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Laurent Street project area evacuated after gas pipe struck

By BY JJ VELASQUEZ
July 16, 2010 at 2:16 a.m.

Firefighters stand in the evacuated area on the 3600 of North Laurent Street, where construction equipment struck a natural gas pipeline. The area was blocked off to avoid potential fire hazards.

LAURENT STREET PROJECTThe current phase of the Laurent Street construction project is set to be complete in March 2011.

A shopping center was evacuated Friday after construction equipment struck a natural gas pipeline in the Laurent Street construction project area.

No injuries were reported in the incident that occurred in the 3600 block of North Laurent Street.

Victoria Fire Department Chief Vance Riley said natural gas leaks can permeate the air and cause difficulty breathing, but in this case, safety measures were taken in case of a fire, he said.

"You need to evacuate a safe distance from any natural gas leak," Riley said.

The incident marked the second time in three weeks an area was evacuated because of a natural gas leak. On June 26, four homes were evacuated after a public works lawnmower struck a pipeline.

In this case, since excavation took place, the contracting company, Total Site, Inc., was required by state law to call 811, a service that coordinates with utility companies to locate lines underground.

"At this point, I don't know if that was done in this case," said Alicia Dixon, a spokeswoman for CenterPoint Energy, which owns the gas pipeline.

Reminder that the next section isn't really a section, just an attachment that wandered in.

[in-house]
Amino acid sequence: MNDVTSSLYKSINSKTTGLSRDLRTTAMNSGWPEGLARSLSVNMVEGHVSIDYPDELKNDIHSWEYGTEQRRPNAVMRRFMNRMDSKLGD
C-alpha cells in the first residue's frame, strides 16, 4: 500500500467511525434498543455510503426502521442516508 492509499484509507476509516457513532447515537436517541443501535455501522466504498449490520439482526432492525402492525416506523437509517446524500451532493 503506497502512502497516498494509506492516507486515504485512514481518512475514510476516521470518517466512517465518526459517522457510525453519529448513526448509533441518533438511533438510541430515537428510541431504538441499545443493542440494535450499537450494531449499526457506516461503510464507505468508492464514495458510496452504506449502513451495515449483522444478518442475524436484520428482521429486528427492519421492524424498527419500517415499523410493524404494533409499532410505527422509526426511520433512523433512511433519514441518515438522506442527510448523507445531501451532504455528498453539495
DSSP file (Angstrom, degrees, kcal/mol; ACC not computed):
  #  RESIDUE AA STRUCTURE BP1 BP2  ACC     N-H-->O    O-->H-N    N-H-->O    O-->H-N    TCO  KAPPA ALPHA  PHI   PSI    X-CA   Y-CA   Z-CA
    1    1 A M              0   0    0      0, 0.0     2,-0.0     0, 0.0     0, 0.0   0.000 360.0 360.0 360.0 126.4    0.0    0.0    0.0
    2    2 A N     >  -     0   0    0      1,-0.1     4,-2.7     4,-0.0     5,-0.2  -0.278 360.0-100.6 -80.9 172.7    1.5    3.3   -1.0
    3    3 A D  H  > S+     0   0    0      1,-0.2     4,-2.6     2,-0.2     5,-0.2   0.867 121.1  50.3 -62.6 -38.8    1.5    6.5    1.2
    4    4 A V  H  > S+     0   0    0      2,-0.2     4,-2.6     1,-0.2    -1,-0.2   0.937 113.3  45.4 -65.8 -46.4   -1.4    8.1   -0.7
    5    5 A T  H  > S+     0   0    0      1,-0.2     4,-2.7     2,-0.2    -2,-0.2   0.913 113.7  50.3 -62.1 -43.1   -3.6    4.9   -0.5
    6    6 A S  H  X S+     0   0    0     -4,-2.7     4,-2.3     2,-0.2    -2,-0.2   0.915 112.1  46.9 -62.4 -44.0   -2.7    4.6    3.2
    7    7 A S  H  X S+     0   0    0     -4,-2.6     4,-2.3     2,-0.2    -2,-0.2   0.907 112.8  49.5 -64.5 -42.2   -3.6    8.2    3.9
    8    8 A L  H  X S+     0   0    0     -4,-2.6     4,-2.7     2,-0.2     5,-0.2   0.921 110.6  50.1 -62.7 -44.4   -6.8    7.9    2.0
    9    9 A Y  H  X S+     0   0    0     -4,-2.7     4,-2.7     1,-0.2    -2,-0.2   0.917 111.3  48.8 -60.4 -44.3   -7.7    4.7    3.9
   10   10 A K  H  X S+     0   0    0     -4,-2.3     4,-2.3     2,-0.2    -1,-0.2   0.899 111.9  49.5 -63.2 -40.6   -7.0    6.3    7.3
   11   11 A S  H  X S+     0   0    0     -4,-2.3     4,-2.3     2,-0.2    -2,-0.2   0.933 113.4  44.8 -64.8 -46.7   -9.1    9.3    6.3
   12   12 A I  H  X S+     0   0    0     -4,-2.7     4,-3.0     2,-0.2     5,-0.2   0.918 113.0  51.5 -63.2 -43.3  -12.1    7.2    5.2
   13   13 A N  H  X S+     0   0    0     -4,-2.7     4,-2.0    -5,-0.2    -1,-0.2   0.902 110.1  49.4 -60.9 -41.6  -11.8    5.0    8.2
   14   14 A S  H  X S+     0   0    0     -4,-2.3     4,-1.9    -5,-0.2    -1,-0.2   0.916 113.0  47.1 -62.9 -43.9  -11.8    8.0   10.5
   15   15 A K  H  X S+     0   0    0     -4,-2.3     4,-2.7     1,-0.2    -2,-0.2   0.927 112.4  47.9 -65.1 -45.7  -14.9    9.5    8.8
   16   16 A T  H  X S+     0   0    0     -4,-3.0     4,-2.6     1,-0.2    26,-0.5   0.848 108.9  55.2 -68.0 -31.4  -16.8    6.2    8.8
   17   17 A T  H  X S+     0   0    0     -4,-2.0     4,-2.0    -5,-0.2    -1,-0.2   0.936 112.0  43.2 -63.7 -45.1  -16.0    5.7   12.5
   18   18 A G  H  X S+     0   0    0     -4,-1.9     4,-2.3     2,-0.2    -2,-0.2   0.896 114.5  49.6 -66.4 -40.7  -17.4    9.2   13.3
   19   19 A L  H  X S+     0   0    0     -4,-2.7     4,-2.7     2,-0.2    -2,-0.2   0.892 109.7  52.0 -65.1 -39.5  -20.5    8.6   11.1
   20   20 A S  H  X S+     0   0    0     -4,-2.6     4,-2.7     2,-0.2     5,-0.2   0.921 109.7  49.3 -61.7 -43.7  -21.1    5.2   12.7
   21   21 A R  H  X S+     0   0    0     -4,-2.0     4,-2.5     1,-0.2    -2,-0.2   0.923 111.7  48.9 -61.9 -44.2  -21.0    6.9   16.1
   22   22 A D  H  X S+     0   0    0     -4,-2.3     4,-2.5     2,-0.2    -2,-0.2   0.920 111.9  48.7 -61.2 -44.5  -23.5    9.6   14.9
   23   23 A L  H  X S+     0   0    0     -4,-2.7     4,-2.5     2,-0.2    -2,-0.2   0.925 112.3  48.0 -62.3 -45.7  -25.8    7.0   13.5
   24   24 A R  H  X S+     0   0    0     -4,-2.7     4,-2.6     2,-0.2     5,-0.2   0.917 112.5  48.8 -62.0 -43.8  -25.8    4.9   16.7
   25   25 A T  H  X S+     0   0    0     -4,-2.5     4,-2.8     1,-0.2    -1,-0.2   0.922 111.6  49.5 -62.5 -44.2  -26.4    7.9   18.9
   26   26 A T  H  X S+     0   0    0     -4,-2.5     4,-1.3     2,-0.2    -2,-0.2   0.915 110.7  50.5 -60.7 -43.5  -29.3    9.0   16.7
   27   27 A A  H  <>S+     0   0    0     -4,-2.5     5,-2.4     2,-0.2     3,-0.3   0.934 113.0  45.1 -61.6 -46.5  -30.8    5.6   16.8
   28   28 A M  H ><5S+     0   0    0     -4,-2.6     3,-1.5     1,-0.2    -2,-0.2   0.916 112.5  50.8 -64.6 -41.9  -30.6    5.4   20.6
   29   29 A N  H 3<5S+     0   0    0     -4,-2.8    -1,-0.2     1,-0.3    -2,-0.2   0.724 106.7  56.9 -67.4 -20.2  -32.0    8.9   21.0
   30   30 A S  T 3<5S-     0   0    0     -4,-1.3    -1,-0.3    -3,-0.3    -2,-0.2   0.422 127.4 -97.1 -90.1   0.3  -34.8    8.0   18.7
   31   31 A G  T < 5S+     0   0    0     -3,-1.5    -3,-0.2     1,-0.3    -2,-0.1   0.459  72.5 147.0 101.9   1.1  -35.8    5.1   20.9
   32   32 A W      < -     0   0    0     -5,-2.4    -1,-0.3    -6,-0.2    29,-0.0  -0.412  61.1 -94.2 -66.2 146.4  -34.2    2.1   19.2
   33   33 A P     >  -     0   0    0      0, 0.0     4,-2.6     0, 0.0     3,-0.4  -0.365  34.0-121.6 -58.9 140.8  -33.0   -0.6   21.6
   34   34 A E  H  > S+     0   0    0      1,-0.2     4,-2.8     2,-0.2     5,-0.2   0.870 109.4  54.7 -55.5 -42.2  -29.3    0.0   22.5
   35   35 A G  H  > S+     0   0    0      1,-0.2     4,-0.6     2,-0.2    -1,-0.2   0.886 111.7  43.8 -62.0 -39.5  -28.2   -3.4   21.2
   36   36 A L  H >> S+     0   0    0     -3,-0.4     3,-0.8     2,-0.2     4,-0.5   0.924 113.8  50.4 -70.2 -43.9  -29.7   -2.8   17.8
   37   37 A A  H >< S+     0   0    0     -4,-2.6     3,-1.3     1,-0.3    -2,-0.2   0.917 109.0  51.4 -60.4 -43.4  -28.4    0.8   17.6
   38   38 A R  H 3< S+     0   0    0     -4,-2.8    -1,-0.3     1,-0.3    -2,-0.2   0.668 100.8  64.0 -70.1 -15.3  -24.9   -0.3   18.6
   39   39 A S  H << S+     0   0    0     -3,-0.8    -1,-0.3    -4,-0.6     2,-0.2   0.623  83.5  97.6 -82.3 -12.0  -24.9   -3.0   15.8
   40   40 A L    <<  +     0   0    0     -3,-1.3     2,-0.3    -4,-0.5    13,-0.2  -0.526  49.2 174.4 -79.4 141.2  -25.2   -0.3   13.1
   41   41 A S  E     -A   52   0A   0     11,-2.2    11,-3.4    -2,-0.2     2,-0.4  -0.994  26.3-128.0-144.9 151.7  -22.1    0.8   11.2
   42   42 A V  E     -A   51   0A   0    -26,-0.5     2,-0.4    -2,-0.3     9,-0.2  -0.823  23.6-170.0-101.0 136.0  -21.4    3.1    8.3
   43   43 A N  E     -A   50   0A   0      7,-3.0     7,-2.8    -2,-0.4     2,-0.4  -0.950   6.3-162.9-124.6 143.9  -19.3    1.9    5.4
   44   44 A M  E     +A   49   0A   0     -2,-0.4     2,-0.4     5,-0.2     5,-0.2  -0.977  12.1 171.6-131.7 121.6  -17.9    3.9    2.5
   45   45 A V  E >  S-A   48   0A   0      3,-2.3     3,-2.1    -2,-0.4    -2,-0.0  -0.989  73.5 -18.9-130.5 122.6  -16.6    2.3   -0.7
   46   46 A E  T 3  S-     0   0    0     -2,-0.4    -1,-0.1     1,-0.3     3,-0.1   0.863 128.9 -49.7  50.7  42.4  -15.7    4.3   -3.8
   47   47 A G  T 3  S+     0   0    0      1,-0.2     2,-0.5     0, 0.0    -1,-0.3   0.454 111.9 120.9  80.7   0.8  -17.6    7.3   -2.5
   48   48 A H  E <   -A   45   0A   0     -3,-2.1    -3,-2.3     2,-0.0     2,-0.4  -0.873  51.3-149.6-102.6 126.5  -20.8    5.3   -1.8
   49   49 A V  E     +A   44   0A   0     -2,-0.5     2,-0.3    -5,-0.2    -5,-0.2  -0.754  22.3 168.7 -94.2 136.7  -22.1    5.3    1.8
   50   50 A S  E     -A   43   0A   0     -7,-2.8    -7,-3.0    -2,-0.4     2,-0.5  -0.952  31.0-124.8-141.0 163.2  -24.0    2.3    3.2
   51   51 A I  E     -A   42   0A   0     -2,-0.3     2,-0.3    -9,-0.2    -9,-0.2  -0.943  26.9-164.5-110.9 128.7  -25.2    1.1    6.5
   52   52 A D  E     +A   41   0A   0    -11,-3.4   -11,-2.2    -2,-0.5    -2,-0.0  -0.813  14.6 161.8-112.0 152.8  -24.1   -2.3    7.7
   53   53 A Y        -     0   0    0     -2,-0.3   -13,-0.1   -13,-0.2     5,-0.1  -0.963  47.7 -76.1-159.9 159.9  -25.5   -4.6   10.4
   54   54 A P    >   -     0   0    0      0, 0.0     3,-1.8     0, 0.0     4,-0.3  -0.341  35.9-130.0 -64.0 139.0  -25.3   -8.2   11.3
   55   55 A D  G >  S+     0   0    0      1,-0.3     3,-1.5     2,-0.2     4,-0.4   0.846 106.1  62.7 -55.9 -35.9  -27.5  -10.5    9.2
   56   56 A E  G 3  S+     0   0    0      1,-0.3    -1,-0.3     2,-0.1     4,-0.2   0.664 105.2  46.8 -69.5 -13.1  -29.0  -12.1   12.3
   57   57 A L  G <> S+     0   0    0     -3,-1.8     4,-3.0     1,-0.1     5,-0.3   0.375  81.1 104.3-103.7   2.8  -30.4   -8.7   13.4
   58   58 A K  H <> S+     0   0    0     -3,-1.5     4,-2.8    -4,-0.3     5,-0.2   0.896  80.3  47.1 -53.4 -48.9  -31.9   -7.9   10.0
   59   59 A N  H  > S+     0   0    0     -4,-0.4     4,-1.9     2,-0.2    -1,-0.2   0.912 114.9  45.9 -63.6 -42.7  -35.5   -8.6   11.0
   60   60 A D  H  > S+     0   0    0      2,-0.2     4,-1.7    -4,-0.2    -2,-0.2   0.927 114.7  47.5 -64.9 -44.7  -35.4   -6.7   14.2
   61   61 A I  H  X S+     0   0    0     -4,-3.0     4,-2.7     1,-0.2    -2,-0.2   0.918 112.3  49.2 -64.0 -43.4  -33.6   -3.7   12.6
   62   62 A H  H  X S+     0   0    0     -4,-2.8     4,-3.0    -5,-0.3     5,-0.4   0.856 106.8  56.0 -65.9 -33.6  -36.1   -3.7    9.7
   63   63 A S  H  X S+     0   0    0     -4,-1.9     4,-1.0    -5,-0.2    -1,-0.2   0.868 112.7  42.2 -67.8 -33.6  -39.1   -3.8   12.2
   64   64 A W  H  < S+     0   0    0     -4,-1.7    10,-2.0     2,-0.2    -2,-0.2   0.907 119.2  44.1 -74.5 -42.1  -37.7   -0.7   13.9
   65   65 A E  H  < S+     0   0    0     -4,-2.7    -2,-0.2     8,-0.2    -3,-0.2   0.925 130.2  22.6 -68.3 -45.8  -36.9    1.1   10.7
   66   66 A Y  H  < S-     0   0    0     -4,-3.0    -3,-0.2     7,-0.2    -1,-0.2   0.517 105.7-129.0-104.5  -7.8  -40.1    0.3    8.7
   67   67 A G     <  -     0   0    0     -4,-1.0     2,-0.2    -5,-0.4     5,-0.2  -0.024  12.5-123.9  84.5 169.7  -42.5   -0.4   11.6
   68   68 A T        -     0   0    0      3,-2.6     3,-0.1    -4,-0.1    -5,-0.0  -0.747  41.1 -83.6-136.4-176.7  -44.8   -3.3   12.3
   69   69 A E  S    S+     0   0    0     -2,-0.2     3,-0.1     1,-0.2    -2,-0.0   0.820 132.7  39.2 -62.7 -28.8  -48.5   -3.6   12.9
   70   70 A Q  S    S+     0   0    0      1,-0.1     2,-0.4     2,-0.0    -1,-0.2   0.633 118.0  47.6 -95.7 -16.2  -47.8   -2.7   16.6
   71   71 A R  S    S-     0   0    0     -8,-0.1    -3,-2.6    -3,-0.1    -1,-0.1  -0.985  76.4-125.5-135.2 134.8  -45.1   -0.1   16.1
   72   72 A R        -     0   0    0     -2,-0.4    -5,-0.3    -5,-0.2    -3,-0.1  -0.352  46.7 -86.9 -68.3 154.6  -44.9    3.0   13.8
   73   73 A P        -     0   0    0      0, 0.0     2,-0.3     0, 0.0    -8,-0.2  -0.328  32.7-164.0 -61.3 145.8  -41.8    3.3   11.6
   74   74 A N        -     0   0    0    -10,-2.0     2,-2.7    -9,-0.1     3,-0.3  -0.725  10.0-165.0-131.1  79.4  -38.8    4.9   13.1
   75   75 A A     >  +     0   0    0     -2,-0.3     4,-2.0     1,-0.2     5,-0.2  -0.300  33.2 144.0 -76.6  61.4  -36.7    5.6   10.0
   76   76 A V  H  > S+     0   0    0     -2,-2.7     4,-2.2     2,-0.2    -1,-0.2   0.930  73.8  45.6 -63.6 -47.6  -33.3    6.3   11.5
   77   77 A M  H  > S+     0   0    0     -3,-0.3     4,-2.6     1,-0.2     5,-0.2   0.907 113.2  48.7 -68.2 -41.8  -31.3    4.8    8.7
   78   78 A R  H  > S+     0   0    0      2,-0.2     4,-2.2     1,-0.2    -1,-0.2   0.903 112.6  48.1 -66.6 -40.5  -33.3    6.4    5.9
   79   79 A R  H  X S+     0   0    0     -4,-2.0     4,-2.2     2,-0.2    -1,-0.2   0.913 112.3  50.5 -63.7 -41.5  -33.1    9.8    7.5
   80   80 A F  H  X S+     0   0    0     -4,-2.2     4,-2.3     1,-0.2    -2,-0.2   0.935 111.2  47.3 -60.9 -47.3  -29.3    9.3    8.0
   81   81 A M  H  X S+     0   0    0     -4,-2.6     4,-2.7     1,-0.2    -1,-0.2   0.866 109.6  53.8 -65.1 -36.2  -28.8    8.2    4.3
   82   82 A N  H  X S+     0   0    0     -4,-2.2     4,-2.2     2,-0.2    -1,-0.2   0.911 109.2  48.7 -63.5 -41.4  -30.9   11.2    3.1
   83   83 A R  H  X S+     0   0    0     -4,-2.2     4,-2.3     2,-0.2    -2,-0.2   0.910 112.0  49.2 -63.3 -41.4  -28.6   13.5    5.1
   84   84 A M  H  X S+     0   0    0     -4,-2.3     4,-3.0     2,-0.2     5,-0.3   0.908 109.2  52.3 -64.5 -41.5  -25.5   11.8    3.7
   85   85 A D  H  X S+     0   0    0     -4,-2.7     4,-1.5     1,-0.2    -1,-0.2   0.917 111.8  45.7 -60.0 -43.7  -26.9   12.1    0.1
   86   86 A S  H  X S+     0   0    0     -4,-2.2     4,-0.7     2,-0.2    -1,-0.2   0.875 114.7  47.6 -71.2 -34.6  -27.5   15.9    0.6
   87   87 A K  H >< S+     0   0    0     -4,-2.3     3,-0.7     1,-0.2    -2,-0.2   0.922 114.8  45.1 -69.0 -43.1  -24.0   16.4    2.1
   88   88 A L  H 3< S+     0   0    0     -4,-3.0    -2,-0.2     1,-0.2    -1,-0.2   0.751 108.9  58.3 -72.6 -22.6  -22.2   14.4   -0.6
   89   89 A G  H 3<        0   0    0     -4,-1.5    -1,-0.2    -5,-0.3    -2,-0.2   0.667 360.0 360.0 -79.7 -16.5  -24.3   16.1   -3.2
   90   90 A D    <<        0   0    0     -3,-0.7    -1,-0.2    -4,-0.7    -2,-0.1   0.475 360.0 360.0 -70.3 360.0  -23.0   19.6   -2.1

The energy company is investigating the matter and will find out whether the contracting company made that call, she said.

The gas was shut off at the scene, and the leak was stopped within 30 minutes.

"No one lost any service, and right now, we're just in the process of making permanent repairs," she said.

Jimmy Roach, the city's deputy director of public works, said the line was in a shallow location, within 12 inches under the ground.

"We normally don't have utilities that shallow," Roach said.

Jaime Zamora works for a company that blasts water underground to reveal utility lines before people dig into them. His company, Badger Daylighting, was not contacted to perform the so-called hydro-excavation.

He said that many of Victoria's pipelines are not mapped out well, so contacting Badger Daylighting, which is the only hydro-excavation company in town, would have been a good idea.

In the worst-case scenario, a blowout could have happened, he said, which could have killed or injured people.

"Why people don't take the precautionary measures, I don't know," he said.

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